DNA, 15 October, 2012

A second-year law student from Nepal, studying at National Law School of India University (NLSIU), was allegedly sexually assaulted by a gang of eight miscreants near Bangalore University premises on Saturday night at around 9.30 pm.

The 22-year-old woman was strolling with her boyfriend Nirmal Kumar, an employee at a technology firm, on a desolate stretch between the law institution and the BU campus when they were stopped by miscreants.

Available at:


Annexure – 2

Times of India, 16 October, 2012

The victim is a second year BA, LLB (Hons) student and stays in the NLSIU hostel. The boy, from Kollam, Kerala, works with an IT major. They were sitting in a car in the Jnanabharathi campus when they were accosted by the iron rod-wielding gangsters. The men broke the windshield of the Volkswagen Polo car and beat up the boy before taking away the girl deep into the wooded area.

Available at:


Annexure – 3

The Hindu, 16 October, 2012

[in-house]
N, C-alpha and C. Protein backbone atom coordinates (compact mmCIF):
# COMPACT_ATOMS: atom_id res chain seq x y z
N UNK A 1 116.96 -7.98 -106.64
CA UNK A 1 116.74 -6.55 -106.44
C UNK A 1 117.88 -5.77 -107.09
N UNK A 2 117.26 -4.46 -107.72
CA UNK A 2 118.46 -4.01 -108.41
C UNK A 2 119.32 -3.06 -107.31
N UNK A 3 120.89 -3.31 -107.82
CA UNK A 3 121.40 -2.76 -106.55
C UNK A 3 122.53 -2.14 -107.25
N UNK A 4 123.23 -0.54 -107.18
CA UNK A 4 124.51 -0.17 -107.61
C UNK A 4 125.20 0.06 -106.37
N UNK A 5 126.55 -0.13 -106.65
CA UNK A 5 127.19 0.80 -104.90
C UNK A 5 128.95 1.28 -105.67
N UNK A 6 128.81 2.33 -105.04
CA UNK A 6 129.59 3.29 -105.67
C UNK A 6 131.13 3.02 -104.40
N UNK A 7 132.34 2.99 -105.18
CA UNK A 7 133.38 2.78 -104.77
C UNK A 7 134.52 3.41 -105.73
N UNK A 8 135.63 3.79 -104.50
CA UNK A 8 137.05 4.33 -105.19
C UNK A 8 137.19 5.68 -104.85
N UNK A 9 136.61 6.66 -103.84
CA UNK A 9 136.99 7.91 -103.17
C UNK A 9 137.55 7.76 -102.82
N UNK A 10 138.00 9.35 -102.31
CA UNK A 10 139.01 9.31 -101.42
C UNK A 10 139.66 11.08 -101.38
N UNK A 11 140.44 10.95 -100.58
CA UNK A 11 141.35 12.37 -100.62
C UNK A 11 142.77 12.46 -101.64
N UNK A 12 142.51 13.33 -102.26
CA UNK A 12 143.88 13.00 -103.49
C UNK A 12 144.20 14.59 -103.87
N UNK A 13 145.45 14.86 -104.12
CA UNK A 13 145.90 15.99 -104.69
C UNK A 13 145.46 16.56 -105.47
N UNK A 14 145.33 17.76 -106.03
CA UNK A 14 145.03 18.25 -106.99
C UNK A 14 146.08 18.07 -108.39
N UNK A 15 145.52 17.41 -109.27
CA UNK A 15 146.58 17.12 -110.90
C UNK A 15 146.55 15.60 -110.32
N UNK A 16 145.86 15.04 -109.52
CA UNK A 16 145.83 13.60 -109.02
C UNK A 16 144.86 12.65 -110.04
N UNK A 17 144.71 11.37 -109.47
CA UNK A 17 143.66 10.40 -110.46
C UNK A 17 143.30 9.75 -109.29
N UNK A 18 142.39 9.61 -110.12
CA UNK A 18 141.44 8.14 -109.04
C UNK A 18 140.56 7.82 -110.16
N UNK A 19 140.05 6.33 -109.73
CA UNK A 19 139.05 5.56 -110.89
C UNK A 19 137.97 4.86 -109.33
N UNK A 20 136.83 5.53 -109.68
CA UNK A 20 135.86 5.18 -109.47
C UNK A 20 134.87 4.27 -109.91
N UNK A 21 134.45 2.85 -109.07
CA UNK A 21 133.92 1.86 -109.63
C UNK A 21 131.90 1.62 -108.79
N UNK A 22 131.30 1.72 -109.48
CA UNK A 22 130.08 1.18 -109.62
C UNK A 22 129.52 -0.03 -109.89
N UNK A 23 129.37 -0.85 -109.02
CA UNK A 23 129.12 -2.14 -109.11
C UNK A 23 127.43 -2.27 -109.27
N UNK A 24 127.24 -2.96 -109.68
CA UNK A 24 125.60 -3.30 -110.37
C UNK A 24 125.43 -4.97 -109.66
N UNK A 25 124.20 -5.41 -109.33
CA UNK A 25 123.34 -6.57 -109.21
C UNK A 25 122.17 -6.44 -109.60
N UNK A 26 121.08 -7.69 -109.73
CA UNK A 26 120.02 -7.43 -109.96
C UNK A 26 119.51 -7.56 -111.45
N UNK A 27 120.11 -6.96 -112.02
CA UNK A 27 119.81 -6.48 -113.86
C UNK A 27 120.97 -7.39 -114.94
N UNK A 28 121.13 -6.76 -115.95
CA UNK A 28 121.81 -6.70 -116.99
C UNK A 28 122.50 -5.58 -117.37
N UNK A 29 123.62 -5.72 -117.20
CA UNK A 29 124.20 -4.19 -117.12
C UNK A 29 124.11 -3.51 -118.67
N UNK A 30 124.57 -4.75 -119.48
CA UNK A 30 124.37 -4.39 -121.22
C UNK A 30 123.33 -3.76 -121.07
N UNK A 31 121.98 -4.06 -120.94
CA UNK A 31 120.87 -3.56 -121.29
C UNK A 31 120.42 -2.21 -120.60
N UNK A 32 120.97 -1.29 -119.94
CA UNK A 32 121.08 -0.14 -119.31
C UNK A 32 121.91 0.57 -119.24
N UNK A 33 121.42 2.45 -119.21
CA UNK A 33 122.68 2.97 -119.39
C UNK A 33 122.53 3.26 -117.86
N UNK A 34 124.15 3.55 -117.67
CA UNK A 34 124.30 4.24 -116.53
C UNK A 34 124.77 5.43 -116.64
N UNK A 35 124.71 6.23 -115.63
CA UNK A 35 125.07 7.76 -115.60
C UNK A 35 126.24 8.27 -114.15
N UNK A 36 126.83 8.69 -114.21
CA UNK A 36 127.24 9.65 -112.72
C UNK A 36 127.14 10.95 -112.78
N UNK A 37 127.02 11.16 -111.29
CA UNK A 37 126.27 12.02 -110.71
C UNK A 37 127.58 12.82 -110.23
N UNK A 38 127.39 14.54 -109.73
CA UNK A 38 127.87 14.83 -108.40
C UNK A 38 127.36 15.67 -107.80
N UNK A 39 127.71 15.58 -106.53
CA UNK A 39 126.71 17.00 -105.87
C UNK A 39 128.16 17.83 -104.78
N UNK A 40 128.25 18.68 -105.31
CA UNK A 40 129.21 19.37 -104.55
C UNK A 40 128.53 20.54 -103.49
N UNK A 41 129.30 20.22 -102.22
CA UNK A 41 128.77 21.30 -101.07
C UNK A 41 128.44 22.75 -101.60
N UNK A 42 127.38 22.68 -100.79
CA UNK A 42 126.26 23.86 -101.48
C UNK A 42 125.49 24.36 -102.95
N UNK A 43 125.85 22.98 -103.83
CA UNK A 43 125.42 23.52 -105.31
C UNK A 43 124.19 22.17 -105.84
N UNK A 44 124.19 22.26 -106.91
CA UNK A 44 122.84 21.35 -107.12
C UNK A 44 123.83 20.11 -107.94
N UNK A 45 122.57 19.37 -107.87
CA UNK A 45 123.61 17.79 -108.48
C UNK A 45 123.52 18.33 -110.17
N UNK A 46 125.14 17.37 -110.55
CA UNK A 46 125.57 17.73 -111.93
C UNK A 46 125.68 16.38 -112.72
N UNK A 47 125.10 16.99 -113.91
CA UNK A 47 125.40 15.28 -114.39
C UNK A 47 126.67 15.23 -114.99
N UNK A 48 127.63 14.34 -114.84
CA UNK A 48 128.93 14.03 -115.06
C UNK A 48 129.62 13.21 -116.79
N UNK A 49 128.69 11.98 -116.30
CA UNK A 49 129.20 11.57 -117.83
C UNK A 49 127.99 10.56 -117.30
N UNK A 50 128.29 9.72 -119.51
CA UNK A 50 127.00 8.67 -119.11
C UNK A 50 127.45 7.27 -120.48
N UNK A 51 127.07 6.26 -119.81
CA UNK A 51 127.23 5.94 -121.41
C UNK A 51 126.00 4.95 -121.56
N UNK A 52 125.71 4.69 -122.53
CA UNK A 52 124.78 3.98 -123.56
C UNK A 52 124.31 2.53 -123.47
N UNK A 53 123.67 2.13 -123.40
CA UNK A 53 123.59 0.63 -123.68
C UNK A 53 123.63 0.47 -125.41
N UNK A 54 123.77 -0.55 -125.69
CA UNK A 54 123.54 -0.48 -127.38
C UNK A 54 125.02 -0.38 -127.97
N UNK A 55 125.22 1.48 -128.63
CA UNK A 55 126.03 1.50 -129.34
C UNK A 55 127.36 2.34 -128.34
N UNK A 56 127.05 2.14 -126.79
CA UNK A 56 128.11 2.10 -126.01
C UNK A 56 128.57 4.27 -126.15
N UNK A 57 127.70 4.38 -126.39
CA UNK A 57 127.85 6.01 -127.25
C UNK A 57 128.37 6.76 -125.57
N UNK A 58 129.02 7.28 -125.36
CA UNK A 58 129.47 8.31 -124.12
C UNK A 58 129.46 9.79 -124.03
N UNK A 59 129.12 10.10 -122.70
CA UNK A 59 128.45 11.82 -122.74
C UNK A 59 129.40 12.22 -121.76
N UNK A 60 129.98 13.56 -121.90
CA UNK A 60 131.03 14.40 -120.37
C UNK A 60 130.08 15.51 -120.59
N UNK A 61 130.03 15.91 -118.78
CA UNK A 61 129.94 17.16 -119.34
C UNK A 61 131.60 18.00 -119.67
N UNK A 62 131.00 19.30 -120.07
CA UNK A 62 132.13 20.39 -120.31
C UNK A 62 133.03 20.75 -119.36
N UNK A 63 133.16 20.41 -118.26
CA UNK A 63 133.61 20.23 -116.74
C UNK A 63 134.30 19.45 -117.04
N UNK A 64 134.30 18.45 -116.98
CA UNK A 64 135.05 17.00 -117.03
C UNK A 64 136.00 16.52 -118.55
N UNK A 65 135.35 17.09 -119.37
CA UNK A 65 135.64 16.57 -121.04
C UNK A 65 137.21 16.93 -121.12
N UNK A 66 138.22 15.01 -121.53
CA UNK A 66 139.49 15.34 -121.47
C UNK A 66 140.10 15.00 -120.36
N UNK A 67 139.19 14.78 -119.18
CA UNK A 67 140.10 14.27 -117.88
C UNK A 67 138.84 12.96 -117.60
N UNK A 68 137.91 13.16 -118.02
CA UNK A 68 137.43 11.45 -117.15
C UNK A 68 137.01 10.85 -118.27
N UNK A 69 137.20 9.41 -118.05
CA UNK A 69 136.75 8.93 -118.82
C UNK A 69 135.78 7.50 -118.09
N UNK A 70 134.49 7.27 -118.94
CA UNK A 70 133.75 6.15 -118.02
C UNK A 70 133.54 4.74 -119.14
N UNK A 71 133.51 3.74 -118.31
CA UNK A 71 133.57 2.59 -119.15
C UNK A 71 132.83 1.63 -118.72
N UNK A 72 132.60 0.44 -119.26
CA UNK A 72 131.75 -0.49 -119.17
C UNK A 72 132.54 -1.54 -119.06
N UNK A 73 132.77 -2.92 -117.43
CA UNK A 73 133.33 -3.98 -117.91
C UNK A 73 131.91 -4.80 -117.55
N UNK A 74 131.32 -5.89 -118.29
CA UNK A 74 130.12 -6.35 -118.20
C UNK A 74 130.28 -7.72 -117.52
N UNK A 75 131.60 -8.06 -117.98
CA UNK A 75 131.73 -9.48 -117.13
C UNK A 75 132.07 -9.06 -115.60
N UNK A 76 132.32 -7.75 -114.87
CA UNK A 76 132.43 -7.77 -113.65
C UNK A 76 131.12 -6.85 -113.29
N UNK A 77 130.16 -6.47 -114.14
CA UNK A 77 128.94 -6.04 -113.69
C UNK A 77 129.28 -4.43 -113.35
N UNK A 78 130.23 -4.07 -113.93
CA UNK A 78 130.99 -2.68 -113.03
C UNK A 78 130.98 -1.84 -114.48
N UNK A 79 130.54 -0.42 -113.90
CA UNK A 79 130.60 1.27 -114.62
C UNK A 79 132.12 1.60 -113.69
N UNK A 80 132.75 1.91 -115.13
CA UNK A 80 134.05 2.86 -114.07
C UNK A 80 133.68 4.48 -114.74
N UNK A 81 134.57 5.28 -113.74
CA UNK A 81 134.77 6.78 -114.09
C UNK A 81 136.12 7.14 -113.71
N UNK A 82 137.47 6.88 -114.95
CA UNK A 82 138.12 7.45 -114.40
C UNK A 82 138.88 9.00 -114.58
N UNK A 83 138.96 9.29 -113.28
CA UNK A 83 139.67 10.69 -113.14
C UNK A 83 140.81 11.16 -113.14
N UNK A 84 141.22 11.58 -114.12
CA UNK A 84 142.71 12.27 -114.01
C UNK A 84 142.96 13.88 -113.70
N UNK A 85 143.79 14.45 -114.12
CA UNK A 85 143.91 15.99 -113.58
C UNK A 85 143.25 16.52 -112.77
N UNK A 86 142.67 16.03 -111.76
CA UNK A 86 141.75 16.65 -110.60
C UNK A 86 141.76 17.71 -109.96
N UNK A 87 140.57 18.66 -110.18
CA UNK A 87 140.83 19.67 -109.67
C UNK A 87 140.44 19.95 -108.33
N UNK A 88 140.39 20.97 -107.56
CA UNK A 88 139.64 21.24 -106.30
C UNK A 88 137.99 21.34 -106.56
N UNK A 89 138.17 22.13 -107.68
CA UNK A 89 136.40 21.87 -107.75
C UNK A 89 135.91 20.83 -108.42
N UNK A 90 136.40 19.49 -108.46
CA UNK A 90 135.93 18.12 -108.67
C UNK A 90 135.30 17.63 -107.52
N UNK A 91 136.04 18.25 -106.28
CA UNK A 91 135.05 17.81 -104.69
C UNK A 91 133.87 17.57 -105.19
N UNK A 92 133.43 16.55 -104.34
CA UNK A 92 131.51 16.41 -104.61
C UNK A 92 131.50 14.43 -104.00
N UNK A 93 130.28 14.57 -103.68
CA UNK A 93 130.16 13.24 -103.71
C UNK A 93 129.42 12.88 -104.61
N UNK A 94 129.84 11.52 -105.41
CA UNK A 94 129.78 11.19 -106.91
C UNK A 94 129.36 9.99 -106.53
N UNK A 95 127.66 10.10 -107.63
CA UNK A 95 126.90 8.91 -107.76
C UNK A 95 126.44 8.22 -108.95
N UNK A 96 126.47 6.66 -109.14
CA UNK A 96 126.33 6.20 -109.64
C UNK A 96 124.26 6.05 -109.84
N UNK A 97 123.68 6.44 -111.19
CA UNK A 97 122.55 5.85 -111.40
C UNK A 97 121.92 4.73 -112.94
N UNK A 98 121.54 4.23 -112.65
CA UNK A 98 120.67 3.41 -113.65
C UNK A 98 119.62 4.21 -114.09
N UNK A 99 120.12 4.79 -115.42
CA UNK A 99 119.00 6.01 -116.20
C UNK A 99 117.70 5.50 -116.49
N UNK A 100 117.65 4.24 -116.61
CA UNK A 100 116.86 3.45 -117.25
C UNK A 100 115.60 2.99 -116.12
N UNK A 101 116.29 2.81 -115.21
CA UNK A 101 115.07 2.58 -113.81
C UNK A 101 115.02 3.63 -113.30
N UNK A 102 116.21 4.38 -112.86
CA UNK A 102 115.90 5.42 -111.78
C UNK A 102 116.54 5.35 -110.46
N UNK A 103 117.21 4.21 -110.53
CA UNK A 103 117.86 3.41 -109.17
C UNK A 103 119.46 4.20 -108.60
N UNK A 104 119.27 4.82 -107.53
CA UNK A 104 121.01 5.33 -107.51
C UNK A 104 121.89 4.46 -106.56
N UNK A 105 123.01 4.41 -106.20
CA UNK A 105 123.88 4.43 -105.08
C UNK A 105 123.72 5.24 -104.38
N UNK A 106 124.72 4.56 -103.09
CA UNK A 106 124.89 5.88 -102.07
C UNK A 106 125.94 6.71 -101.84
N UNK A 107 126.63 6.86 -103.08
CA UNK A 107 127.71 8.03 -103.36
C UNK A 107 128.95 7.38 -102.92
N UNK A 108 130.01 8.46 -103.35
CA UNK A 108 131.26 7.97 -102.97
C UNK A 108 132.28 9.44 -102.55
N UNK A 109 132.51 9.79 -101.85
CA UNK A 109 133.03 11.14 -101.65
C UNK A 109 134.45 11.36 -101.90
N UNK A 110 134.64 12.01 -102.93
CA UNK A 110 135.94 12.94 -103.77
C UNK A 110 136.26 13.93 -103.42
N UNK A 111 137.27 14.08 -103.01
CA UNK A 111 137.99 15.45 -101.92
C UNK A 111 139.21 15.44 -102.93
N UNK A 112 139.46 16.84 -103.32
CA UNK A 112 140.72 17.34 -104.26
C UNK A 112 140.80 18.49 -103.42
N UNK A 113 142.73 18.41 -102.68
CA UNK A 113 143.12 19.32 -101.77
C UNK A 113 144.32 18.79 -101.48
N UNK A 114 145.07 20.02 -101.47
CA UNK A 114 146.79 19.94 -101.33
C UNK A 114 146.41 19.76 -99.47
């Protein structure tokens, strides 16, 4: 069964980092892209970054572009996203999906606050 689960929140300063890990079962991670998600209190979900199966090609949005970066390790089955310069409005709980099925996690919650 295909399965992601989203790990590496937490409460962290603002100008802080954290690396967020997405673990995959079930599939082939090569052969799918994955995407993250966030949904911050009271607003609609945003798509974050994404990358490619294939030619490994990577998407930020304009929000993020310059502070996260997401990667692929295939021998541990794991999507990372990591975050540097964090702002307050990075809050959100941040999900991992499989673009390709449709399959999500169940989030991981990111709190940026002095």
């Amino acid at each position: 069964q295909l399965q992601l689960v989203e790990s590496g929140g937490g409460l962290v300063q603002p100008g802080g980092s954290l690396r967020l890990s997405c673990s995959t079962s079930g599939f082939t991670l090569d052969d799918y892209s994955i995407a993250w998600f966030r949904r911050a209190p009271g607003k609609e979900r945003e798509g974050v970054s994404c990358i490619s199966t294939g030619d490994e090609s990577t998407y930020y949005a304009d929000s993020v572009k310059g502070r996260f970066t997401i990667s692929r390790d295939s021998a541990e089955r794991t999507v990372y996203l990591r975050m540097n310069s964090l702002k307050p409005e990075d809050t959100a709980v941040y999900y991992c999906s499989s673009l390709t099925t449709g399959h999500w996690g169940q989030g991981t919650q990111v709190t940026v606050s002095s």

A 21-year-old law student was allegedly raped by a gang of eight members near Gandhi Bhavan on the Jnana Bharathi campus here on Saturday night. The victim, a second year student of National Law School of India University (NLSIU) and a native of Nepal, had gone with her boyfriend, Nirmal, to the secluded wooded area about 2 km from Gandhi Bhavan around 10 p.m.

Available at:


Annexure – 4

Zee News, 20 October, 2012

The victim is a second year student of the National Law School of Indian University and hails from Nepal.

Available at:


Annexure – 5

Deccan Chronicle, 20 October, 2012

The victim is a second year student of the National Law School of Indian University and hails from Nepal.

Available at:


Annexure – 6

Times of India, 16 October, 2012

But once the mikes are switched off and pens sheathed, the officers and administrators launch into a barrage of innuendos and insinuations against the victim.

Here’s what The Times of India gleaned from top officers and administrators:

“The girl’s complaint says she was gang-raped but she has no bodily injuries to show any forced sex. The girl’s clothes, too, were intact,” said a police officer.

“How can a girl walk back after being raped by eight men?” asked another officer.

“She says she was raped inside the NLSIU campus. How can she be made to forcibly scale a 10-ft high wall that was in the way?” he said.